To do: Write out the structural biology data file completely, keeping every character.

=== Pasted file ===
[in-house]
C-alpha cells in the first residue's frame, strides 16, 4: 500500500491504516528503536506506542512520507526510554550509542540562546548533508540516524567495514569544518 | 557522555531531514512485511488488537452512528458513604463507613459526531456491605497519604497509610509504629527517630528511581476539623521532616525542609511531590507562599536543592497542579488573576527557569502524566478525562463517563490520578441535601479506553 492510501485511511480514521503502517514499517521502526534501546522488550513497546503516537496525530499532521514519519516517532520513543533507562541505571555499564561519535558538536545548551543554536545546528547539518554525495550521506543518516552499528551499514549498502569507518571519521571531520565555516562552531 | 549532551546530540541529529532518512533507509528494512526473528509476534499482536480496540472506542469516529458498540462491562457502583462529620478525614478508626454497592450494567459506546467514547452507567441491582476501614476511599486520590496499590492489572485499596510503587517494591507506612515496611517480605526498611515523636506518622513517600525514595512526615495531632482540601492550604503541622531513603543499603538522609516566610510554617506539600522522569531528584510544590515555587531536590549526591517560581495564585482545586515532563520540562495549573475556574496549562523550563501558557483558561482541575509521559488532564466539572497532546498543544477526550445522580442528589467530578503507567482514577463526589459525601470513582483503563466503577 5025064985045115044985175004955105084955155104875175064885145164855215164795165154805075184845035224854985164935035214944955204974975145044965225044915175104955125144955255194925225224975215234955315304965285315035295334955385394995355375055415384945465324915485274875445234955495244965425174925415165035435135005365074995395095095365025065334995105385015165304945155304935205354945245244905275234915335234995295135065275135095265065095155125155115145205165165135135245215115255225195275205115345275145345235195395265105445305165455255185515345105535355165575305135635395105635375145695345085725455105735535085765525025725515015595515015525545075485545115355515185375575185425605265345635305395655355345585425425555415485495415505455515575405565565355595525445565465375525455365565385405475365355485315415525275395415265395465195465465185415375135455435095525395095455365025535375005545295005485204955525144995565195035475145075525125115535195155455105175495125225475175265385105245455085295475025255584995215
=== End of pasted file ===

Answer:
[in-house]
C-alpha cells in the first residue's frame, strides 16, 4: 500500500491504516528503536506506542512520507526510554550509542540562546548533508540516524567495514569544518 | 557522555531531514512485511488488537452512528458513604463507613459526531456491605497519604497509610509504629527517630528511581476539623521532616525542609511531590507562599536543592497542579488573576527557569502524566478525562463517563490520578441535601479506553 492510501485511511480514521503502517514499517521502526534501546522488550513497546503516537496525530499532521514519519516517532520513543533507562541505571555499564561519535558538536545548551543554536545546528547539518554525495550521506543518516552499528551499514549498502569507518571519521571531520565555516562552531 | 549532551546530540541529529532518512533507509528494512526473528509476534499482536480496540472506542469516529458498540462491562457502583462529620478525614478508626454497592450494567459506546467514547452507567441491582476501614476511599486520590496499590492489572485499596510503587517494591507506612515496611517480605526498611515523636506518622513517600525514595512526615495531632482540601492550604503541622531513603543499603538522609516566610510554617506539600522522569531528584510544590515555587531536590549526591517560581495564585482545586515532563520540562495549573475556574496549562523550563501558557483558561482541575509521559488532564466539572497532546498543544477526550445522580442528589467530578503507567482514577463526589459525601470513582483503563466503577 5025064985045115044985175004955105084955155104875175064885145164855215164795165154805075184845035224854985164935035214944955204974975145044965225044915175104955125144955255194925225224975215234955315304965285315035295334955385394995355375055415384945465324915485274875445234955495244965425174925415165035435135005365074995395095095365025065334995105385015165304945155304935205354945245244905275234915335234995295135065275135095265065095155125155115145205165165135135245215115255225195275205115345275145345235195395265105445305165455255185515345105535355165575305135635395105635375145695345085725455105735535085765525025725515015595515015525545075485545115355515185375575185425605265345635305395655355345585425425555415485495415505455515575405565565355595525445565465375525455365565385405475365355485315415525275395415265395465195465465185415375135455435095525395095455365025535375005545295005485204955525144995565195035475145075525125115535195155455105175495125225475175265385105245455085295475025255584995215